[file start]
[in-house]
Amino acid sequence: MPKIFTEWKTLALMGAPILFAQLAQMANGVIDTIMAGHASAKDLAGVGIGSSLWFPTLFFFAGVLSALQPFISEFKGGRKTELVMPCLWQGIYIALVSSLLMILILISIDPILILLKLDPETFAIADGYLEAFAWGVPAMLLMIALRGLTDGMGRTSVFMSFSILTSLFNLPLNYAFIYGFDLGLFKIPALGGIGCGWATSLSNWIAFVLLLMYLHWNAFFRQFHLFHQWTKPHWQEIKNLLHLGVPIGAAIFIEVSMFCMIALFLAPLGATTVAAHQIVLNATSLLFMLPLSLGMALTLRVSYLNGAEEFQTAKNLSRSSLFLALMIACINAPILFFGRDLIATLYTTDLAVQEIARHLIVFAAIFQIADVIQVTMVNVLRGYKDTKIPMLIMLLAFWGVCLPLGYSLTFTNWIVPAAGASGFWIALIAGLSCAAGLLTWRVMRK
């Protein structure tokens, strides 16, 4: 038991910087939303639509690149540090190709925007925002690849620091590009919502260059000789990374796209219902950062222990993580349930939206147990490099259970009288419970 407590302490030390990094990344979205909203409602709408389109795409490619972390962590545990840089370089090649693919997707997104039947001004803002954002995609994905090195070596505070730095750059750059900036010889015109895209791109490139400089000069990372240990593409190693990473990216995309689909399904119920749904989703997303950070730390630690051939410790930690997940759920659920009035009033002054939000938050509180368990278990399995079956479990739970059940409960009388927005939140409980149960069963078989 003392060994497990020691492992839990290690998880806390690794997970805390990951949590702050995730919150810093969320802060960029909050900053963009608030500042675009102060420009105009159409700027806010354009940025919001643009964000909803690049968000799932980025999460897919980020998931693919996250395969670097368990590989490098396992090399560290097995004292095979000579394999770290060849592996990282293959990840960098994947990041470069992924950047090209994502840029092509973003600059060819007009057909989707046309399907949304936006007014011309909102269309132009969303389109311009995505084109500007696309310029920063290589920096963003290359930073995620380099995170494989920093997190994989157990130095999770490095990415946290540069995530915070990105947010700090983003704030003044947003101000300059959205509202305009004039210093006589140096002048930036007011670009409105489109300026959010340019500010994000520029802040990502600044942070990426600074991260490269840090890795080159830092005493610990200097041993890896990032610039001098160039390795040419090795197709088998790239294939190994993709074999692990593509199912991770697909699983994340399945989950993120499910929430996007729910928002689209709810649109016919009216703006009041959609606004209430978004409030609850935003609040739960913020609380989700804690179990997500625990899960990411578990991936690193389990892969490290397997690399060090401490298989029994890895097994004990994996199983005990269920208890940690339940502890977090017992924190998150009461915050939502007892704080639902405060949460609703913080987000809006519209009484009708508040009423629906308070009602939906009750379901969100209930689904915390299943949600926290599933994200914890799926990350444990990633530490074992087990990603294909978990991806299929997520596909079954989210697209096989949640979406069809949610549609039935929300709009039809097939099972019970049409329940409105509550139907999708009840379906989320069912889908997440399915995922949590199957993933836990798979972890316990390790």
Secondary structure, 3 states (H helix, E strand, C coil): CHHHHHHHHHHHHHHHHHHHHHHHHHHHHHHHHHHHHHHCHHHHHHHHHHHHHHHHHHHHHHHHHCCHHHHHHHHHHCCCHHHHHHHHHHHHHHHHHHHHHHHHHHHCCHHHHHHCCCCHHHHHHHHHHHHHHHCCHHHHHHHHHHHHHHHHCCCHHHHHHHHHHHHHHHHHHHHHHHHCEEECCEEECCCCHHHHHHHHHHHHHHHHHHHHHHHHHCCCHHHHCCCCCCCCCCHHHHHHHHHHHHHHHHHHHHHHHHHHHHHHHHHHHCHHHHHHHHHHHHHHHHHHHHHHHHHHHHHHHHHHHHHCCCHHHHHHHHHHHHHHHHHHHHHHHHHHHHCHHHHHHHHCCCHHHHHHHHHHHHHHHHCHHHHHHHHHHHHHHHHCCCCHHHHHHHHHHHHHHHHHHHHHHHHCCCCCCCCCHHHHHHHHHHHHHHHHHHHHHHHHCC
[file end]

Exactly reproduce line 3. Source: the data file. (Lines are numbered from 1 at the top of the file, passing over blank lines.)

């Protein structure tokens, strides 16, 4: 038991910087939303639509690149540090190709925007925002690849620091590009919502260059000789990374796209219902950062222990993580349930939206147990490099259970009288419970 407590302490030390990094990344979205909203409602709408389109795409490619972390962590545990840089370089090649693919997707997104039947001004803002954002995609994905090195070596505070730095750059750059900036010889015109895209791109490139400089000069990372240990593409190693990473990216995309689909399904119920749904989703997303950070730390630690051939410790930690997940759920659920009035009033002054939000938050509180368990278990399995079956479990739970059940409960009388927005939140409980149960069963078989 003392060994497990020691492992839990290690998880806390690794997970805390990951949590702050995730919150810093969320802060960029909050900053963009608030500042675009102060420009105009159409700027806010354009940025919001643009964000909803690049968000799932980025999460897919980020998931693919996250395969670097368990590989490098396992090399560290097995004292095979000579394999770290060849592996990282293959990840960098994947990041470069992924950047090209994502840029092509973003600059060819007009057909989707046309399907949304936006007014011309909102269309132009969303389109311009995505084109500007696309310029920063290589920096963003290359930073995620380099995170494989920093997190994989157990130095999770490095990415946290540069995530915070990105947010700090983003704030003044947003101000300059959205509202305009004039210093006589140096002048930036007011670009409105489109300026959010340019500010994000520029802040990502600044942070990426600074991260490269840090890795080159830092005493610990200097041993890896990032610039001098160039390795040419090795197709088998790239294939190994993709074999692990593509199912991770697909699983994340399945989950993120499910929430996007729910928002689209709810649109016919009216703006009041959609606004209430978004409030609850935003609040739960913020609380989700804690179990997500625990899960990411578990991936690193389990892969490290397997690399060090401490298989029994890895097994004990994996199983005990269920208890940690339940502890977090017992924190998150009461915050939502007892704080639902405060949460609703913080987000809006519209009484009708508040009423629906308070009602939906009750379901969100209930689904915390299943949600926290599933994200914890799926990350444990990633530490074992087990990603294909978990991806299929997520596909079954989210697209096989949640979406069809949610549609039935929300709009039809097939099972019970049409329940409105509550139907999708009840379906989320069912889908997440399915995922949590199957993933836990798979972890316990390790």